if self.arch == 'VGG':
            # Proprocess the input as per vgg 16
            x = vgg_preprocess(x)
        elif self.arch == 'ResNet':
            # Proprocess the input as per ResNet 50
            x = resnet_preprocess(x)
        elif self.arch == 'Xception':
            # Proprocess the input as per ResNet 50
            x = xception_preprocess(x)
        # Extract the features
        features = self.model.predict(x) 
        # Scale the features
        features = features / np.linalg.norm(features)
        return features      

The above class extract features from Images. We can use and compare upto 3 CNN architectures namely, ResNet 50, VGG 16 and Xception. The performance metric used to compare the 3 models is Mean Average Precision @ K. It is the average of Precision @ K over all queries. Precision at K can be defined as the number of relevant items in top K items divided by K. To learn more about Precision @ K and MAP @ K refer to this blog post by @Ren Jie Tan.

Next, we test this model. In this blog post I will share the results of the ResNet 50 model (top performing). To check the detailed comparison of all the 3 models, you can refer to the POC notebook here.

The below code cell extracts the features of randomly selected 10000 images using the ResNet architecture.

# Create the model object and extract the features of 10000 images (ResNet)
resnet_feature_extractor = FeatureExtractor(arch='ResNet')

# dictionary to store the features and index of the image
image_features_resnet = {}
for i, (idx, img_path) in enumerate(zip(index_values, modelImages)):
    # Extract features and store in a dictionary
    img = image.load_img(img_path)
    feature = resnet_feature_extractor.extract_features(img)
    image_features_resnet[idx] = feature

Next we randomly select an image from the dataset as a query and test the model’s performance.

# Create a query
queryImage_idx = np.random.choice(index_values)
queryImage_path = listing_data.iloc[queryImage_idx]['modelImages_path']
queryImage = image.load_img(queryImage_path)

# Extract Features from queryImage

# ResNet
queryFeatures_Resnet = resnet_feature_extractor.extract_features(queryImage)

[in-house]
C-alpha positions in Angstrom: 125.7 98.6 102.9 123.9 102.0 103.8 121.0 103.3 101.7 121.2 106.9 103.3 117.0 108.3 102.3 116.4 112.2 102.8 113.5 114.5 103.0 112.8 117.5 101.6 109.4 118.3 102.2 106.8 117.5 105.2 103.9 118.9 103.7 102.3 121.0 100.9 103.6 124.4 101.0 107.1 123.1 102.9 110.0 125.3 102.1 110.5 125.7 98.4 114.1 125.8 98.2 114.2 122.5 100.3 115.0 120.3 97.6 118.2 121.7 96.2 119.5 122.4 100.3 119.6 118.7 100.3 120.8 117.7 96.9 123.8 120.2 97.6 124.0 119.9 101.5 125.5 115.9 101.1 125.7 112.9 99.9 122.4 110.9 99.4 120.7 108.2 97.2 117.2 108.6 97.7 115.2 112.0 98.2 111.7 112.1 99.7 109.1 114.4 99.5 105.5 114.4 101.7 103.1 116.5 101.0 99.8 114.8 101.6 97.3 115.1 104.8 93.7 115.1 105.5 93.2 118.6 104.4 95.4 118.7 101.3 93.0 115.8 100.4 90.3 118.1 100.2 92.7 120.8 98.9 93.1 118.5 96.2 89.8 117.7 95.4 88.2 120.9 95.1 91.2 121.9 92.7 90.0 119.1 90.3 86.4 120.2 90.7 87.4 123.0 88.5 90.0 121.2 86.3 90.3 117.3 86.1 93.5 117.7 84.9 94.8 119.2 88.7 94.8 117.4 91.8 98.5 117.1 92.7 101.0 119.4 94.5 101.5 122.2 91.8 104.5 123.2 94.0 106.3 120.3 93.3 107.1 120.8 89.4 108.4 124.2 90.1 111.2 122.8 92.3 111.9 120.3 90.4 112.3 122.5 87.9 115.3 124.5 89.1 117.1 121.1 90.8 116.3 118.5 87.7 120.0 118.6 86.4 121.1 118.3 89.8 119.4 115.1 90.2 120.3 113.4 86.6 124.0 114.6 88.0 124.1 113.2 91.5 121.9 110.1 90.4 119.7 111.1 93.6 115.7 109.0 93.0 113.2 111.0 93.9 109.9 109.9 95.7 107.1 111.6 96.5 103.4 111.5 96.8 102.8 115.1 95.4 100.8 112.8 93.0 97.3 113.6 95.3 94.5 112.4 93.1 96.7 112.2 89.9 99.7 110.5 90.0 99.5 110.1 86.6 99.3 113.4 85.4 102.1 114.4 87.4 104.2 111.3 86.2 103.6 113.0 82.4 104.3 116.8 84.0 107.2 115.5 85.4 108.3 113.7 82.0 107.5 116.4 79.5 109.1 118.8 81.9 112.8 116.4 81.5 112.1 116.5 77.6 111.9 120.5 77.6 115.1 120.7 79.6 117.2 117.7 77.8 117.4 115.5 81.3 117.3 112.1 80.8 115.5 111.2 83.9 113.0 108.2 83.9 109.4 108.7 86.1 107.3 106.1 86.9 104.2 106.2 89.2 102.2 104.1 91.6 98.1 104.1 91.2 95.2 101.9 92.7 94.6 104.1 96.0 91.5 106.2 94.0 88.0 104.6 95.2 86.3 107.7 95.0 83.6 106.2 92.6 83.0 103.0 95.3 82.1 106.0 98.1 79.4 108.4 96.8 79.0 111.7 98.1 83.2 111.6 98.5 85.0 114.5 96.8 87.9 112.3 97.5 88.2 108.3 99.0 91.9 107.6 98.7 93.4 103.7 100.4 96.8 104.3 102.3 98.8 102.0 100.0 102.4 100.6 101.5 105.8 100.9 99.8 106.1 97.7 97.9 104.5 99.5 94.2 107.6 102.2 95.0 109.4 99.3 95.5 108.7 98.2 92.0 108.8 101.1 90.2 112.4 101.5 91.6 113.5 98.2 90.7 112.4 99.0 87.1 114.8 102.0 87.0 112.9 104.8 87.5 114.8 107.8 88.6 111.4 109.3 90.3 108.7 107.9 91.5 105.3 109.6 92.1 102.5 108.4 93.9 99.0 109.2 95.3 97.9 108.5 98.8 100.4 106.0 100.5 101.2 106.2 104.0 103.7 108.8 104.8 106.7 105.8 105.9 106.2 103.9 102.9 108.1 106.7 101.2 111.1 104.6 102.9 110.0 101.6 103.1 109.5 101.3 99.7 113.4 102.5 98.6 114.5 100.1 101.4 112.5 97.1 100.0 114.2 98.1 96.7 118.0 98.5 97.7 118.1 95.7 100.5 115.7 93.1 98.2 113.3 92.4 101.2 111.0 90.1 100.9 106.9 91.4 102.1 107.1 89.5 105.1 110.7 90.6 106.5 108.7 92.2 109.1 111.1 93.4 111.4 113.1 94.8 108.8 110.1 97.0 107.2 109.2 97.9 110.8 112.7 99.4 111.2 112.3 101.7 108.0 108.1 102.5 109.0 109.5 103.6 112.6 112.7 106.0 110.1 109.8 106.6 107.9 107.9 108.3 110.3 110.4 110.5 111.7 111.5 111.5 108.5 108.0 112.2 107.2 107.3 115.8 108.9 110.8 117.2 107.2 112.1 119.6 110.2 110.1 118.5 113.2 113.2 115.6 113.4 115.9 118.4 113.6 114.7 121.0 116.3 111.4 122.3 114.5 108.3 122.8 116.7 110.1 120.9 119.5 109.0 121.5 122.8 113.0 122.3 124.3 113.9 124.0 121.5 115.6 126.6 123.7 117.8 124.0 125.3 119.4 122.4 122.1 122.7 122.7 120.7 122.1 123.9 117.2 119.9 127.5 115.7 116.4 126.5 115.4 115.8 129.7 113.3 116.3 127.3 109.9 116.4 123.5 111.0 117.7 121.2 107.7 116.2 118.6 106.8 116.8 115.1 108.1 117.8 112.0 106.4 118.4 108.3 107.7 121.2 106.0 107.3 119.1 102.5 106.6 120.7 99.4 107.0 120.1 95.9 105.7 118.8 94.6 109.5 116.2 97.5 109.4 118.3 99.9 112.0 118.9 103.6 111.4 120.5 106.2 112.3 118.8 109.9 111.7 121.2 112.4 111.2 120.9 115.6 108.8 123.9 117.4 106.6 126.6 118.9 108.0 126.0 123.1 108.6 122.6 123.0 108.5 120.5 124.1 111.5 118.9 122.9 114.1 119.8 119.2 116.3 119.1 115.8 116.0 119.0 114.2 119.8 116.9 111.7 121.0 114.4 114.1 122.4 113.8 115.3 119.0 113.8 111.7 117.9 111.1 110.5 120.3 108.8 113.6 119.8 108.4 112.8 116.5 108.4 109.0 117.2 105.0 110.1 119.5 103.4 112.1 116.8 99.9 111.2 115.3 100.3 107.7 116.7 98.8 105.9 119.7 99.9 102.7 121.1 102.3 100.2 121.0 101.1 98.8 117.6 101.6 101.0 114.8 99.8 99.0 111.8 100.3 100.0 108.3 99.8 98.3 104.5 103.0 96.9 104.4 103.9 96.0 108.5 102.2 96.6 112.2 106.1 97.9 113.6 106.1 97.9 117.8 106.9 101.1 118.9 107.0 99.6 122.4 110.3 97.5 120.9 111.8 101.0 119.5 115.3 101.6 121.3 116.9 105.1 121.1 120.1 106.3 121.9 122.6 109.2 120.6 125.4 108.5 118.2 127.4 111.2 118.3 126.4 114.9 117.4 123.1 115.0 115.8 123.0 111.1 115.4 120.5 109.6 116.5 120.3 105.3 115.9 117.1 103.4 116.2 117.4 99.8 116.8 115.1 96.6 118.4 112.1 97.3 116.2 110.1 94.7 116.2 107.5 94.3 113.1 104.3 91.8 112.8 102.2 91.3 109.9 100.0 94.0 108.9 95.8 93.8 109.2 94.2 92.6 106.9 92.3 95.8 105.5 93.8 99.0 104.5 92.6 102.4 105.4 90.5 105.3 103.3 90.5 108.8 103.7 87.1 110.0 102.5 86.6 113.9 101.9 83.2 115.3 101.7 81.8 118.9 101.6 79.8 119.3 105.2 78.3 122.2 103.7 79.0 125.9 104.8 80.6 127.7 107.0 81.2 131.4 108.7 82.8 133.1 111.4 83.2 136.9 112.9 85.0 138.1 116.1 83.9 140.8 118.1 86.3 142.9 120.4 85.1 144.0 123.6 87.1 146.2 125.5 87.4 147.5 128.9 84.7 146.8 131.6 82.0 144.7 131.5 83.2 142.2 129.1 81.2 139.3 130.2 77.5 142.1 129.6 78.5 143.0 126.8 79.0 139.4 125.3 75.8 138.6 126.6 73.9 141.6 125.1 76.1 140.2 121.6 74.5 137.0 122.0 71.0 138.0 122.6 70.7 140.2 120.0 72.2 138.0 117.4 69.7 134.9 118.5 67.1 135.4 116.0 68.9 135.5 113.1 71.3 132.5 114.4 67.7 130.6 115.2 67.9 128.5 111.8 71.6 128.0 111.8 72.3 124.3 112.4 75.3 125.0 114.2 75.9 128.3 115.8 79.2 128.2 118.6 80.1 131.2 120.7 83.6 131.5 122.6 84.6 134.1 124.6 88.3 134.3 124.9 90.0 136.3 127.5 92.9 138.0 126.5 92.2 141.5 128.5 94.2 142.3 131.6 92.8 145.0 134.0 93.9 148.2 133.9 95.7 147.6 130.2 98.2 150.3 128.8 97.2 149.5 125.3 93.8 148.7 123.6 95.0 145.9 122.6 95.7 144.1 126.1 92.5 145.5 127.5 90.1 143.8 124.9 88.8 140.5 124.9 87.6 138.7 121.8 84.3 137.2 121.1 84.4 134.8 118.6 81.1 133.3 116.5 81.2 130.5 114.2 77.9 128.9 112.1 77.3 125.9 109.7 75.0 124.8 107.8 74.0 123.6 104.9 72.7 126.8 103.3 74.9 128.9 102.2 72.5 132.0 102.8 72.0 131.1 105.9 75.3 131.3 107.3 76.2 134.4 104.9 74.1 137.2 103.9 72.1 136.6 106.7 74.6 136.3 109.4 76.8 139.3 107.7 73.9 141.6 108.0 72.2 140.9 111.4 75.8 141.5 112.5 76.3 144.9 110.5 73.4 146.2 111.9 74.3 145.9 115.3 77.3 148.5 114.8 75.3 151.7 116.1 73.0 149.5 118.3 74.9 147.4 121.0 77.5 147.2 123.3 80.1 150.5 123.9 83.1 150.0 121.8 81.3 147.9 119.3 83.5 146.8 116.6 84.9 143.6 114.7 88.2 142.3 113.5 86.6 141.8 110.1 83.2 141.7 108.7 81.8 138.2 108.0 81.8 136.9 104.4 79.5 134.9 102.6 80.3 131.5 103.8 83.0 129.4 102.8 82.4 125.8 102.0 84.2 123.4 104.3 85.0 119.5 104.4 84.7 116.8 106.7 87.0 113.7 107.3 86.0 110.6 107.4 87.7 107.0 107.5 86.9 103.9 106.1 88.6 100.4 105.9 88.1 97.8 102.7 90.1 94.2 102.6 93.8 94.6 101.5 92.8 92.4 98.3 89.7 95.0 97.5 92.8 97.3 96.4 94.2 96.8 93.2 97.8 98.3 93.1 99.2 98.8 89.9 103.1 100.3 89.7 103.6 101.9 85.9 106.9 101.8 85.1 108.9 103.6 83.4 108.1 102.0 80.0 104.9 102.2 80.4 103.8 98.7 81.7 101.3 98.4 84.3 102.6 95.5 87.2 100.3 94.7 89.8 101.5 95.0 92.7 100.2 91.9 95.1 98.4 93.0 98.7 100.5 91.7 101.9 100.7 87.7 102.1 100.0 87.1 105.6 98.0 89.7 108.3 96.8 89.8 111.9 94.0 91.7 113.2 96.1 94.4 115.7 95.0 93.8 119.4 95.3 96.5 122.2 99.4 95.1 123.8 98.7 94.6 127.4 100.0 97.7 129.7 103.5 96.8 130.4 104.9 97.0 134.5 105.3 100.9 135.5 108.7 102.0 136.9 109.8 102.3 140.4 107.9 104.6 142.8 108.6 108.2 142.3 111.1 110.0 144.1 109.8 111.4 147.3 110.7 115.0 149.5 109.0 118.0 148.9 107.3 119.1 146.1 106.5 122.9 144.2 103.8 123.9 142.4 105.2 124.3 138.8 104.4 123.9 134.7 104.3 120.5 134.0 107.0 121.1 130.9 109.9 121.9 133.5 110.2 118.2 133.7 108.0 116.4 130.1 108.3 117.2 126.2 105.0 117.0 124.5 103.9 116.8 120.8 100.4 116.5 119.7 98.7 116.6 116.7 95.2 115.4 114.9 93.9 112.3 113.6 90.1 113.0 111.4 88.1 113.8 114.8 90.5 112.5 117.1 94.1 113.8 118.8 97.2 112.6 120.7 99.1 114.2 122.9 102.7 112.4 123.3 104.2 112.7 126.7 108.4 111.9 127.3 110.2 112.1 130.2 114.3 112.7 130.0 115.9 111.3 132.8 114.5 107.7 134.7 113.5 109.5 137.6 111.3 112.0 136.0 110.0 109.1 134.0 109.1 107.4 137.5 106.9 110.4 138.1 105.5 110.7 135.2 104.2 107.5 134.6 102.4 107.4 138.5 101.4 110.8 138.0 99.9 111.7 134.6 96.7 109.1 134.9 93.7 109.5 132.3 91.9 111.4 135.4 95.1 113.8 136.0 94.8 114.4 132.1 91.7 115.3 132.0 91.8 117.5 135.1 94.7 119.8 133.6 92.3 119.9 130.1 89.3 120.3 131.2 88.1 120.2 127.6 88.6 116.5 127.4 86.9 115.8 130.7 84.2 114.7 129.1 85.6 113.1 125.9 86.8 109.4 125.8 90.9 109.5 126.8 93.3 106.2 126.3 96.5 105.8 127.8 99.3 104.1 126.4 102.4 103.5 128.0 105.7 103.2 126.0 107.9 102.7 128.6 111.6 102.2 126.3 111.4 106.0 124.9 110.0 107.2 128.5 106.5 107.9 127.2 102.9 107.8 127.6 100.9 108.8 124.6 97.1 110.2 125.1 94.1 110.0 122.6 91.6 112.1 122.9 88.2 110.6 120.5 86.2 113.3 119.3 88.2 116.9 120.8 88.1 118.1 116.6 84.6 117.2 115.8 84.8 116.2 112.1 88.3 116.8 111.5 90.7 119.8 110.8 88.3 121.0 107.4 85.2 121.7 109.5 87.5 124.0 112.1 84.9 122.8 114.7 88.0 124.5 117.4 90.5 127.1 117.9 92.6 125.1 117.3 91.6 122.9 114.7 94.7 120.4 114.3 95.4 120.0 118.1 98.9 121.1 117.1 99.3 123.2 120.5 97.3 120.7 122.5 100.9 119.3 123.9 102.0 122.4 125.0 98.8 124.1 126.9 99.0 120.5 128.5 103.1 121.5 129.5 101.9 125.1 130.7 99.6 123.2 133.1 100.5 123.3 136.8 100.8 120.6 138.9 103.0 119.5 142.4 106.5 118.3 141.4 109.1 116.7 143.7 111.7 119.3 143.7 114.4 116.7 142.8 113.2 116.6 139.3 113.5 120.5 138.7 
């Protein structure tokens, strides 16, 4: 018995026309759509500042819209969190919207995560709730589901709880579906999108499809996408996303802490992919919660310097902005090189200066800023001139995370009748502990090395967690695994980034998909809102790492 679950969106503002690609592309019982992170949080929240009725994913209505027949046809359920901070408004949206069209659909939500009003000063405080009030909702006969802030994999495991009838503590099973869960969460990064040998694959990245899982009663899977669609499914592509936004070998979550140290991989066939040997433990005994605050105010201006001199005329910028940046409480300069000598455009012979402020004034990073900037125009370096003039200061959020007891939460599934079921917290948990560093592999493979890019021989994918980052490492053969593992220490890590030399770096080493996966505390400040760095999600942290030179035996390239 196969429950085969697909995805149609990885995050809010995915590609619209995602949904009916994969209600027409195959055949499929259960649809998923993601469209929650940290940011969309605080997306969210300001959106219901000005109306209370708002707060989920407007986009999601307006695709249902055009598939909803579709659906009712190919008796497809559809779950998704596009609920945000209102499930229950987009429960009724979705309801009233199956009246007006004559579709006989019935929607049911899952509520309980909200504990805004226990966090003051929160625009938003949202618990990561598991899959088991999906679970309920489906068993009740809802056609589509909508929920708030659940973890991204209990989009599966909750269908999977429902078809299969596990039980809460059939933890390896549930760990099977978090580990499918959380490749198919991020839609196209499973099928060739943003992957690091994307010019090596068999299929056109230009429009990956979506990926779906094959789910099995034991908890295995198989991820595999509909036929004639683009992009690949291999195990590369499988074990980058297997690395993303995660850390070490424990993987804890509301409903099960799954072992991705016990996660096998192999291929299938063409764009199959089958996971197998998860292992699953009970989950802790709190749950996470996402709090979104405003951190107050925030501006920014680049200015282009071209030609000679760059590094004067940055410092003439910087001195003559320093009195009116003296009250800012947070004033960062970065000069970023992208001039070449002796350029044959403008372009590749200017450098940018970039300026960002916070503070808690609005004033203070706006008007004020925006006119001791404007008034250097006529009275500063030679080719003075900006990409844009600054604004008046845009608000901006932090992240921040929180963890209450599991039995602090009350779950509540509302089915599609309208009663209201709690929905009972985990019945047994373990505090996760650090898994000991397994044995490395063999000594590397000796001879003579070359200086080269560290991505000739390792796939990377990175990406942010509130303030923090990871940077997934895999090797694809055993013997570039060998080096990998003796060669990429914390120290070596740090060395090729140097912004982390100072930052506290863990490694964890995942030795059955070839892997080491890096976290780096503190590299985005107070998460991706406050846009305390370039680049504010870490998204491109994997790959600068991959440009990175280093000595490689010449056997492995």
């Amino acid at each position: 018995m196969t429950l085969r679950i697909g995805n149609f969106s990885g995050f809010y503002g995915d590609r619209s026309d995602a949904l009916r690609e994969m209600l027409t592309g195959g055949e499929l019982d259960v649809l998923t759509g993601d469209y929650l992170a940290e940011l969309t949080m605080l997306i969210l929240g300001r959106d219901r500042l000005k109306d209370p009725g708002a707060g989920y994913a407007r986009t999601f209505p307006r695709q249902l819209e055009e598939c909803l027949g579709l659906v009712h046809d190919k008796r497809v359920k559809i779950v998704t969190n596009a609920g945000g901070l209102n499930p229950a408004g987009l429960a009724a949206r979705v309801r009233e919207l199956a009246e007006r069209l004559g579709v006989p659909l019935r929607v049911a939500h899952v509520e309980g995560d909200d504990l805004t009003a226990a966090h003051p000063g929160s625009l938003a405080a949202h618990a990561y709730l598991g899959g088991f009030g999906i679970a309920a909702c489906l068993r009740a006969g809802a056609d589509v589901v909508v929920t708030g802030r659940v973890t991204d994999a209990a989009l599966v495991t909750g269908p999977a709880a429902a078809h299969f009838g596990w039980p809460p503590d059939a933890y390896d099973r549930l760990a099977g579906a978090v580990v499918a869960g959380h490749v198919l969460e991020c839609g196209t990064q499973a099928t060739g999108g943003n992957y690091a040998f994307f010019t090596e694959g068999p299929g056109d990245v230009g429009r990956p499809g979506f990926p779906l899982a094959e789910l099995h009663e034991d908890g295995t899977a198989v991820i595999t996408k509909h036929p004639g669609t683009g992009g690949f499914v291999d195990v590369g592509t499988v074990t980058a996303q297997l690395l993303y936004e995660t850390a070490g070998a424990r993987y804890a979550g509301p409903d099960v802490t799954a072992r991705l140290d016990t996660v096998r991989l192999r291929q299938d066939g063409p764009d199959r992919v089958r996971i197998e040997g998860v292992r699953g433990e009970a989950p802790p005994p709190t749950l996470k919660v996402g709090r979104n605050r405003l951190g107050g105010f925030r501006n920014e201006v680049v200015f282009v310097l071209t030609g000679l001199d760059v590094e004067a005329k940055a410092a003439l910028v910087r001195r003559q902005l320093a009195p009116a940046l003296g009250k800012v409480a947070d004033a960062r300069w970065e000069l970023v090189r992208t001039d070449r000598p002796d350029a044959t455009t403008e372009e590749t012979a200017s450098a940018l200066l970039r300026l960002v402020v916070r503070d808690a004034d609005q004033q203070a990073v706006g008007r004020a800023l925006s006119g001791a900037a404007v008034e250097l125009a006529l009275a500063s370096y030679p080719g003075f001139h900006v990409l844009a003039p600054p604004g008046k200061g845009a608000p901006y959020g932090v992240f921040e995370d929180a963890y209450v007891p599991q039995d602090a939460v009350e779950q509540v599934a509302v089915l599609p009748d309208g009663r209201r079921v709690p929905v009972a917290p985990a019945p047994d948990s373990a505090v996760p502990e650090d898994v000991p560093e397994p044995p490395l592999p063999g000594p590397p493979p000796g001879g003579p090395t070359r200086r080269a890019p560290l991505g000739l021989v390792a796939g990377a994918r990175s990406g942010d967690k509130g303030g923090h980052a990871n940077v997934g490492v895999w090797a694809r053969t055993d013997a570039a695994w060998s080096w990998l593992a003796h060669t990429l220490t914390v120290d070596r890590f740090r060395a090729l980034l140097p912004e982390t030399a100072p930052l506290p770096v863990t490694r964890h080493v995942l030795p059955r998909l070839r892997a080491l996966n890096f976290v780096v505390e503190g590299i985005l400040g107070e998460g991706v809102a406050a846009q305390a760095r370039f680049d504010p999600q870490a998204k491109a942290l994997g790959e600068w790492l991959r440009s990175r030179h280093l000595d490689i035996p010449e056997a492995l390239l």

Next, we use Euclidean Distance to compute the distance between the query features and the features of the images extracted above. Euclidean Distance can be considered as the similarity metric.

# Compute Similarity between queryFeatures and every other image in image_features_resnet

# ResNet
similarity_images_resnet = {}
for idx, feat in image_features_resnet.items():
    # Compute the similarity using Euclidean Distance
    similarity_images_resnet[idx] = np.sum((queryFeatures_Resnet - feat)**2) ** 0.5
similarity_resnet_sorted = sorted(similarity_images_resnet.items(), key = lambda x : x[1], reverse=False)
top_10_simiarity_scores_resnet = [score for _, score in similarity_resnet_sorted][ : 10]
top_10_indexes_resnet = [idx for idx, _ in similarity_resnet_sorted][ : 10]

Next, let’s just plot the top 10 most similar images along with the query image.

# Plot the results from all three models and prepare a comparison

print("========================================== QUERY IMAGE ===============================================")
plt.imshow(image.img_to_array(queryImage, dtype='int'))

# 1. ResNet
top_10_similar_imgs_Resnet = listing_data.iloc[top_10_indexes_resnet]['modelImages_path']
brand_Resnet = listing_data.iloc[top_10_indexes_resnet]['']
map_resnet = MAP(top_10_simiarity_scores_resnet, threshold=0.55, k=10)

print("========================================== ResNet Results =============================================")
fig = plt.figure(figsize=(15,5))
for i, (img_path, brand) in enumerate(zip(top_10_similar_imgs_Resnet, brand_Resnet)):
    plt.subplot(2, 5, i+1)
    img = image.load_img(img_path)
    img_arr = image.img_to_array(img, dtype='int')


So, this was a Computer Vision use case called the Content based Image Retrieval System or Fashion Image Search Engine. You can access the Kaggle Notebook for this project here and the entire project on my GitHub profile.

I hope you find the blog post informative. To keep up with data science, please subscribe to my blog Keeping Up With Data Science. I would highly appreciate if you could share this post within your community. As always, feedback is welcome and I would like to wish you all happy learning 🙂 .